Maybe right now it's a good time to preemptively write up migration guides from Gnome to each of those alternatives...

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            • #66
              Originally posted by duby229 View Post
              Maybe right now it's a good time to preemptively write up migration guides from Gnome to each of those alternatives...
              Why would there be a second exodus? This seems like an incremental change to gnome.

              And I'm not sure about the premise that people will change kernels to escape a DE when there are several DEs available. Those people certainly are not a source of the resentment, at least. Also, the suggestion that a failure of one DE caused an exodus to Windows does not exactly reflect positively on the linux ecosystem.
              Last edited by extremesquared; 20 December 2020, 02:33 PM.

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              • #67
                Originally posted by Mez' View Post
                The important thing is that they can't ship that useless UI as is. Vanilla Gnome is unusable except for (Fedora) nerds.
                Useless only for those think that way while users outside forum without bias are happy using plain GNOME Shell as long their favourite applications are installed.

                You can't put that into non-geek hands (a lot of Linux users are curious and more IT literate than average Joe's but still no geeks or nerds), it's a given failure. If only for the cheap and outdated Gnome basic theme (without user theme extension you can't change the original theme).
                Flawed assumptions as I have helped average users installing Fedora, taught them how to update and upgrade to the next version via Software. Some of them figured out the shortcut and like using keyboard more to quickly access their applications. Majority of them use Windows 10 at their office and Android mobile.

                You can't do anything easily or configure anything with bare Gnome. Users would freak out.
                Yes you can as bare GNOME is designed with minimal distraction n mind and more emphasis on productivity.

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                • #68
                  Originally posted by finalzone View Post
                  ... bare GNOME is designed with minimal distraction n mind and more emphasis on productivity.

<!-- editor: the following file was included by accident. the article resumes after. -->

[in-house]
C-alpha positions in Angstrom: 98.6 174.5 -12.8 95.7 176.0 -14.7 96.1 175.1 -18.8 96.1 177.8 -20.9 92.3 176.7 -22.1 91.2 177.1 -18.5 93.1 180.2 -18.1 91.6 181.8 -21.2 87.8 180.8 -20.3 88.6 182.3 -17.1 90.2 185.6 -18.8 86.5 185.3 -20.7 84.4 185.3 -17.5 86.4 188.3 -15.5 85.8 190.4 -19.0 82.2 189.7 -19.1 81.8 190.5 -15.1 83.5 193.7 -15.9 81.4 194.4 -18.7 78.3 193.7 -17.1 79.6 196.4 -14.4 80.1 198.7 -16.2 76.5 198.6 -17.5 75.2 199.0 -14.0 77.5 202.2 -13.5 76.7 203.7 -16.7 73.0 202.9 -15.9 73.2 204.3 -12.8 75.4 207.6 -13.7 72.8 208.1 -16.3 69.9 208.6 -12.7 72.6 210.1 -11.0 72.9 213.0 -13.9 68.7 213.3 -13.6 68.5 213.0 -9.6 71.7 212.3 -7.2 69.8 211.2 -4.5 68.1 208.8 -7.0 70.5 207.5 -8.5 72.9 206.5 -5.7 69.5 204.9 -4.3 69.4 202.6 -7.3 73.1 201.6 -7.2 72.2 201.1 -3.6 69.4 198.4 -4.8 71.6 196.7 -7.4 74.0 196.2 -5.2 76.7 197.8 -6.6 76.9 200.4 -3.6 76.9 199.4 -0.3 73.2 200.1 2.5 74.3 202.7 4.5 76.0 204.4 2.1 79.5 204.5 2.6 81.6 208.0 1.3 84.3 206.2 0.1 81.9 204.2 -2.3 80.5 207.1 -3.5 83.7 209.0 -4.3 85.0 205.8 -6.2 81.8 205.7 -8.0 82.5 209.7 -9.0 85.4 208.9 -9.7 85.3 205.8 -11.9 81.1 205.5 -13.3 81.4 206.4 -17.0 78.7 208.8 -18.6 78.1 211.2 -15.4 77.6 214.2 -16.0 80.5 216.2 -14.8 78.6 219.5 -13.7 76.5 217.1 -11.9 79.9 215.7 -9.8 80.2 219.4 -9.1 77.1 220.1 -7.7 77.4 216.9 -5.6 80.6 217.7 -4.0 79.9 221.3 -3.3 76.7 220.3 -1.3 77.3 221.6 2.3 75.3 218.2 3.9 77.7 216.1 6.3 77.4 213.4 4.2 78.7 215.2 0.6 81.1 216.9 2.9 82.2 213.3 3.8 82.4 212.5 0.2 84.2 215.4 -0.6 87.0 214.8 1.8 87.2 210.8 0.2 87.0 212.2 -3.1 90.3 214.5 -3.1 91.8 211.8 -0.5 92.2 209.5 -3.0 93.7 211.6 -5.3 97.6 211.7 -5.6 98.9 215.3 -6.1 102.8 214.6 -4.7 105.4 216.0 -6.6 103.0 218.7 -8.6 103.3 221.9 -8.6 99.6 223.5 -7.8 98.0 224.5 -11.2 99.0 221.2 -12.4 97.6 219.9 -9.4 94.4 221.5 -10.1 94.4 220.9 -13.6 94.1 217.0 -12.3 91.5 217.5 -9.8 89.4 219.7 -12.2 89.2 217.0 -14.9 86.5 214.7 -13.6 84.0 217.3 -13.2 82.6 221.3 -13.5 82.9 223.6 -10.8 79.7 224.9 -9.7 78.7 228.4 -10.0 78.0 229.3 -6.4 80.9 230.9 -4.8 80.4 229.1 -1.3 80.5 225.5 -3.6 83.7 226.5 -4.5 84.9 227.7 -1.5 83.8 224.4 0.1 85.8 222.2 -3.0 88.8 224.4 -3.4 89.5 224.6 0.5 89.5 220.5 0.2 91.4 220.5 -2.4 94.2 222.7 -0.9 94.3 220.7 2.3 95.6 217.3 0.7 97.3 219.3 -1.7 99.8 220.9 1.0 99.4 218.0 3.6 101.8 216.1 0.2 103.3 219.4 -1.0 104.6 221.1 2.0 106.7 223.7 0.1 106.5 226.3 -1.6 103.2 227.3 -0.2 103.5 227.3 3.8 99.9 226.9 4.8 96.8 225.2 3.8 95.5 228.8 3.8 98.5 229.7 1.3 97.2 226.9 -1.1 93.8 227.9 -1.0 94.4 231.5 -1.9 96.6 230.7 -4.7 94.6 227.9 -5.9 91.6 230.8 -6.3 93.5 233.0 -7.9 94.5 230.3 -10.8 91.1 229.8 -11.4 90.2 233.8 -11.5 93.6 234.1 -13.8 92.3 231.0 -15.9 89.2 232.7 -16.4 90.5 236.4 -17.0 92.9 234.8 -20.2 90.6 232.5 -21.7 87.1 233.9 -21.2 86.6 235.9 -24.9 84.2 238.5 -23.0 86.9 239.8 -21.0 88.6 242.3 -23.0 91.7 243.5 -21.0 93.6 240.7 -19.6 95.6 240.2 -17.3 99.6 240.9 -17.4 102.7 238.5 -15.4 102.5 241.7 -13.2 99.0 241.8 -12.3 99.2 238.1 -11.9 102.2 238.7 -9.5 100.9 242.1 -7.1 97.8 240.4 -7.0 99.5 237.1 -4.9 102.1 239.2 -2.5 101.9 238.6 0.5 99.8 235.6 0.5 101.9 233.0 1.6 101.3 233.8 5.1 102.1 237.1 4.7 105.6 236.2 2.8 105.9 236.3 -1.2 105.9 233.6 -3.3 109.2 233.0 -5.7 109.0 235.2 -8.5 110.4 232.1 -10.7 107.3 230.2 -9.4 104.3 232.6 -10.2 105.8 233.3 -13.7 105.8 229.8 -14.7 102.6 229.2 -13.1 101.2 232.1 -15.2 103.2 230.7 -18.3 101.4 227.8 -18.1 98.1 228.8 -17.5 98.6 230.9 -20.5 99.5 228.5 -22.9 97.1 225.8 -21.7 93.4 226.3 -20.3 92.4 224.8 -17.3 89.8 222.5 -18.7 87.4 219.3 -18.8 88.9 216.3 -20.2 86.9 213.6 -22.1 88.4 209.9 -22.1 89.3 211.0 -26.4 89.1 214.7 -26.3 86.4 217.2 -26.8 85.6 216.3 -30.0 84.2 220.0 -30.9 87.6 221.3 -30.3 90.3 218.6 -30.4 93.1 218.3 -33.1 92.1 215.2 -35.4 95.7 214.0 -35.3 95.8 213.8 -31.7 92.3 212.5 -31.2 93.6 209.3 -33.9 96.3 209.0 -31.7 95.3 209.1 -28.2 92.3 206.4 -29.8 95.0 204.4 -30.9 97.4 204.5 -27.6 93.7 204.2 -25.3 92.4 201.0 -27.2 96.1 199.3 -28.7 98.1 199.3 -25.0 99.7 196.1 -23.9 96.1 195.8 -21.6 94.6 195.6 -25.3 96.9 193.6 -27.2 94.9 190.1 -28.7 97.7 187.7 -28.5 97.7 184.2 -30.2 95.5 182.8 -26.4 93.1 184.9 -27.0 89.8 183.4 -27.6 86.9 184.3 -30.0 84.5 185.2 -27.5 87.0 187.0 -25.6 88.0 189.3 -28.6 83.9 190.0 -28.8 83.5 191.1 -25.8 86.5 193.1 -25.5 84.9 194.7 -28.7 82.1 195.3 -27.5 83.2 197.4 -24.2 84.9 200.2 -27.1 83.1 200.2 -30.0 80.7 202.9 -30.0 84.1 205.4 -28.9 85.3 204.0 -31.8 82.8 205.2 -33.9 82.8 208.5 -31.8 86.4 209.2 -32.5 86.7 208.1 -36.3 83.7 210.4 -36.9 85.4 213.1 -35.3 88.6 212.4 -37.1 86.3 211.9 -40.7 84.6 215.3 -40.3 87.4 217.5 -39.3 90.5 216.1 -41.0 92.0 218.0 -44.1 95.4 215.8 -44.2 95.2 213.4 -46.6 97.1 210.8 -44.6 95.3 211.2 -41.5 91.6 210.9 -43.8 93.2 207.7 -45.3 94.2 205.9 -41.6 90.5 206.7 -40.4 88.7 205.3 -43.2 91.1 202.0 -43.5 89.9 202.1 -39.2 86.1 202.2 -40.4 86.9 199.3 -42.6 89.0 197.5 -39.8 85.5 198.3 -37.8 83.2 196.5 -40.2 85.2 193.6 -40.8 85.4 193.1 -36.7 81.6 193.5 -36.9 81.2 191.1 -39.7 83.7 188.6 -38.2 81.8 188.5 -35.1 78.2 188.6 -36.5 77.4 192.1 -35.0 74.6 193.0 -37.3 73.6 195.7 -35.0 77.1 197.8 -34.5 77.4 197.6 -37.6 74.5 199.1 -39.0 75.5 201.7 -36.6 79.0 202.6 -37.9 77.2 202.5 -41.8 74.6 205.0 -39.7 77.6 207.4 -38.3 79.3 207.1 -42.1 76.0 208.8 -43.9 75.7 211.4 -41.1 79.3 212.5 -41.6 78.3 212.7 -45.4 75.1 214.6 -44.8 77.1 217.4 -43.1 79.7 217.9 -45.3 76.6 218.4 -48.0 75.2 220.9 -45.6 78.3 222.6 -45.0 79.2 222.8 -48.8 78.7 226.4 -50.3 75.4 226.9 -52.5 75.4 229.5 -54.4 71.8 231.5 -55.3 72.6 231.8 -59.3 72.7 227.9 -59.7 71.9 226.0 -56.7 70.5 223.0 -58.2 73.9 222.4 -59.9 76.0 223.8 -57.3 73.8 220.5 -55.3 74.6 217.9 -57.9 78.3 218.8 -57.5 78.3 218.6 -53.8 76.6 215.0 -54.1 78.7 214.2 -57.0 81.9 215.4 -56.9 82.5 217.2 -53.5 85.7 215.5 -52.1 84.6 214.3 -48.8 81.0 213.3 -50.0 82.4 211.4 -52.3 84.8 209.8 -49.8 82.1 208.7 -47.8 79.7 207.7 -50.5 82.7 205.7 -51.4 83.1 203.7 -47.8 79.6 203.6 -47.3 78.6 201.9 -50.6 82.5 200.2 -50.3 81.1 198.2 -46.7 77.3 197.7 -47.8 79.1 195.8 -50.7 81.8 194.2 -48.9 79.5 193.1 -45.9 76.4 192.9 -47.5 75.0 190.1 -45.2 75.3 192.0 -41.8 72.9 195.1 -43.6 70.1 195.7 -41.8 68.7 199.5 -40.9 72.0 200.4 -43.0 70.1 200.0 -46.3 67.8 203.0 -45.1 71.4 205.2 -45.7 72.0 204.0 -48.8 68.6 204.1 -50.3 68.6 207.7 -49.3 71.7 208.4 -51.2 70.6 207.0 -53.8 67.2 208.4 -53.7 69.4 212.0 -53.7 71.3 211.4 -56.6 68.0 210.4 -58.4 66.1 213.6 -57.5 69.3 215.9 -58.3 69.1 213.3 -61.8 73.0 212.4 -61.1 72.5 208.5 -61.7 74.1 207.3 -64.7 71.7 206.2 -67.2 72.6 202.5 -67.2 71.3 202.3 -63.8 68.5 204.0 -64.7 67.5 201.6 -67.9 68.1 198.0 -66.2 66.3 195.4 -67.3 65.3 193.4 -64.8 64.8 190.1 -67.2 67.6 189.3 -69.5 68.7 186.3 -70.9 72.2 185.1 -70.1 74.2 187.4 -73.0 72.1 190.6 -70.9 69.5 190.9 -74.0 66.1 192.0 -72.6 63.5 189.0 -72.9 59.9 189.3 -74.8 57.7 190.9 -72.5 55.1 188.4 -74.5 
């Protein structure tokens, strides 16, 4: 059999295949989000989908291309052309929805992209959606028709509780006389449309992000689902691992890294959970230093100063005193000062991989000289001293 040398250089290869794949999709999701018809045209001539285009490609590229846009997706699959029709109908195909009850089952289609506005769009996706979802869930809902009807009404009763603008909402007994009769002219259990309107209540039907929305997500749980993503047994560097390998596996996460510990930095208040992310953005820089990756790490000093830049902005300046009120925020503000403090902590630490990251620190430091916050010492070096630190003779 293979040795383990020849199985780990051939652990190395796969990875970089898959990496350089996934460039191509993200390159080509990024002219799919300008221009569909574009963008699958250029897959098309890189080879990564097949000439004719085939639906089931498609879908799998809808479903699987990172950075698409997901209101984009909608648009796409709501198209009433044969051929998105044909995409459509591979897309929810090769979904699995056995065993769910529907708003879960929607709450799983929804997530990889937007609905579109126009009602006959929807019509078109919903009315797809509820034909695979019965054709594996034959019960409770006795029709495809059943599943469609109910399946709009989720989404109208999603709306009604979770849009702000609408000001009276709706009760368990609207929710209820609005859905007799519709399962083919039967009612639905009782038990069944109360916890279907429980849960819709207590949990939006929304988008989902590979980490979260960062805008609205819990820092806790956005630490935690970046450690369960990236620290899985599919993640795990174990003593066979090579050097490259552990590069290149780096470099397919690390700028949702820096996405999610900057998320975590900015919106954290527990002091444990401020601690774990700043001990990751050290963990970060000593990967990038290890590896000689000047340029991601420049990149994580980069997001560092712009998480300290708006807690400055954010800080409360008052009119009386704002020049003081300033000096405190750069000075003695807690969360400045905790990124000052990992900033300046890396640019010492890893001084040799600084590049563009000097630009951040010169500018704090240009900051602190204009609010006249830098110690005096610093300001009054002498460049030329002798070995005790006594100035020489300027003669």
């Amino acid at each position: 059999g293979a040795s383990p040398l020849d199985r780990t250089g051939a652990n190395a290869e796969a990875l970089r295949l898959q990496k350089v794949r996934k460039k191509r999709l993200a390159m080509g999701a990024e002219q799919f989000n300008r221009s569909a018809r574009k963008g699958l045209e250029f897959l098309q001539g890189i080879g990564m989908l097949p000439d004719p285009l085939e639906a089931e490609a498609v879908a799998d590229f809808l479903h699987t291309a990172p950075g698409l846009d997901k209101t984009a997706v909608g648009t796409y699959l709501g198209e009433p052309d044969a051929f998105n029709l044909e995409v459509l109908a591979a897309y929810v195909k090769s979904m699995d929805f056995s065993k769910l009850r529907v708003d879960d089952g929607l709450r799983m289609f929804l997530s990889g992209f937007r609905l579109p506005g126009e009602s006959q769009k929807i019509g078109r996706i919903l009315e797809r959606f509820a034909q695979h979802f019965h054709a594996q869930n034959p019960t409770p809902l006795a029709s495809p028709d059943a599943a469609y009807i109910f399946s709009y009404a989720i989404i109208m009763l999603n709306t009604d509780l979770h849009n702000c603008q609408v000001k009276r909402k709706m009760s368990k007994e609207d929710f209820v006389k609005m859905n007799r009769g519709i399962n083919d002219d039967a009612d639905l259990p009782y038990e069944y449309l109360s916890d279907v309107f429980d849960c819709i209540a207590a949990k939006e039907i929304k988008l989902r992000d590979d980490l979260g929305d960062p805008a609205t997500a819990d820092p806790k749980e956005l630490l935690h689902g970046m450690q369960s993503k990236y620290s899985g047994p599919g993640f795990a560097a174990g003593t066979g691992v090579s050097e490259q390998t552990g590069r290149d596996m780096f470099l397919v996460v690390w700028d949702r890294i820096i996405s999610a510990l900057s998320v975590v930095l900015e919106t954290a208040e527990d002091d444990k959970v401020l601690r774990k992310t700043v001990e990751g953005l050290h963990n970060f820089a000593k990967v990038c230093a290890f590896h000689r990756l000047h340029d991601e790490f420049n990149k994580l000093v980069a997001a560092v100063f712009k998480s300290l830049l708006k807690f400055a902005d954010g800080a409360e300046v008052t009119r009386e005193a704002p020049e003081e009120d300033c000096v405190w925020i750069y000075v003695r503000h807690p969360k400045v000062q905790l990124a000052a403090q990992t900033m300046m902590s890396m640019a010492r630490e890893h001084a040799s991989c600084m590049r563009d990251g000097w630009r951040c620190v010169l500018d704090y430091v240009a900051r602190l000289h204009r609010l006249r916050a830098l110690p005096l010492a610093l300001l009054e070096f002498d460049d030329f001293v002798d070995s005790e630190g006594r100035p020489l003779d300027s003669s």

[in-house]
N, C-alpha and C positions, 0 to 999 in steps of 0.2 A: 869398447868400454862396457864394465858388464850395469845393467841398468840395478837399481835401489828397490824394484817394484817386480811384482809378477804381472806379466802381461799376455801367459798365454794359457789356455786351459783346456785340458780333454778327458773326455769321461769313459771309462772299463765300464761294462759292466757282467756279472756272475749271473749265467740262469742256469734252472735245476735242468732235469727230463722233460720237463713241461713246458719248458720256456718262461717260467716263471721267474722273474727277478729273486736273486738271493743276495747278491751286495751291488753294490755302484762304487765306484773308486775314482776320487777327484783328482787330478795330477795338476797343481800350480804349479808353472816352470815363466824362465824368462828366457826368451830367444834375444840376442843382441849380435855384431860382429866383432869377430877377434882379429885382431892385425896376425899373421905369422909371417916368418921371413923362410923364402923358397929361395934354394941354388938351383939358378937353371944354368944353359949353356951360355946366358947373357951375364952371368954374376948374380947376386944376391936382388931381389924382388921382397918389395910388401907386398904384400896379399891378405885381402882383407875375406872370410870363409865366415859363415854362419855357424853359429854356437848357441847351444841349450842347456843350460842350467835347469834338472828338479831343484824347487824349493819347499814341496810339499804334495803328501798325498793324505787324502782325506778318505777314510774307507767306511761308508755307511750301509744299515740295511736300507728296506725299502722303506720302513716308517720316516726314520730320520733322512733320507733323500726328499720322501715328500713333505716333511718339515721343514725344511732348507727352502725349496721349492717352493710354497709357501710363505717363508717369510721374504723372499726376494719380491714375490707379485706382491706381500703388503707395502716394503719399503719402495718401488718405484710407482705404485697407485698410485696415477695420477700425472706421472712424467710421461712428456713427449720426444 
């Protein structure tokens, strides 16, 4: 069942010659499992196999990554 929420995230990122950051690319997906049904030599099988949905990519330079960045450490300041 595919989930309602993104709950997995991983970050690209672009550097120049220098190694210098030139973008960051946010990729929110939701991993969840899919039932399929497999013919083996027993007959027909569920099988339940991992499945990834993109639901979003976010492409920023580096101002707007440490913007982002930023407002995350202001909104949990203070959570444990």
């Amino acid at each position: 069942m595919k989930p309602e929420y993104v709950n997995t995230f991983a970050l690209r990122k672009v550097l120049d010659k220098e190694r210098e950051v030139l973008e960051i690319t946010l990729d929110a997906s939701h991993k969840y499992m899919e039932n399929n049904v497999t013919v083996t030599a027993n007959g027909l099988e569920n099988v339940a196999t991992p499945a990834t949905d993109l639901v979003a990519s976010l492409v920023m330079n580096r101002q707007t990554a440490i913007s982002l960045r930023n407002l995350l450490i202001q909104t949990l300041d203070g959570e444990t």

Googling stackoverflow posts for how to accomplish something basic using dconf is not necessarily going to result in a net productivity gain for everyone. I'm at least marginally computer literate, and at some point realized that dconf was going to be more of a time drain than "apt install xxx-desktop".

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                  • #69
                    I'm a kde user, fan, and occasional contributor. Kde has its problems, which everybody know and I'm not going to list here.
                    I'm trying gnome on pop os just for fun and because I like to try different stuff.
                    It runs pretty well with at least a couple of unavoidable extensions, but there are way more quirks than there should be. This is a leitmotif of the linux desktop though. The other DEs are no exception and have their own personal quirks.
                    I say this just to clarify that I don't want to troll.

                    Booting in Activities seems unnecessary. Nobody ever complained about booting in a clean desktop. At least it should be optional.
                    I like favourites at the bottom, because I'm not a fan of vertical docks or taskbars.
                    All in all these seem pretty good enhancements.
                    To me they're shamelessly copying apple and macos, but that's fine. Copying is good!
                    The thing that really bothers me is that they still havent copied the one ui concept that apple kept over the years. The global menu.
                    IMHO a global menu would fit gnome perfectly. There's already an almost empty top bar with only a clock, that's centered just to make it seem less empty!
                    By the way the useless topbar with the centered clock is one of the reasons why people think of gnome as a tablet os. Becase it looks just like an ipad!

                    PS: I know that there's an extension that should introduce it back, but I extensions are tricky and usually not guaranteed to work (and that's on the upstream devs, not on the extensions devs)

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                    • #70
                      PPS: Allergy to feedback and general attitude both from the devs and the fanboys are another big hindrance for gnome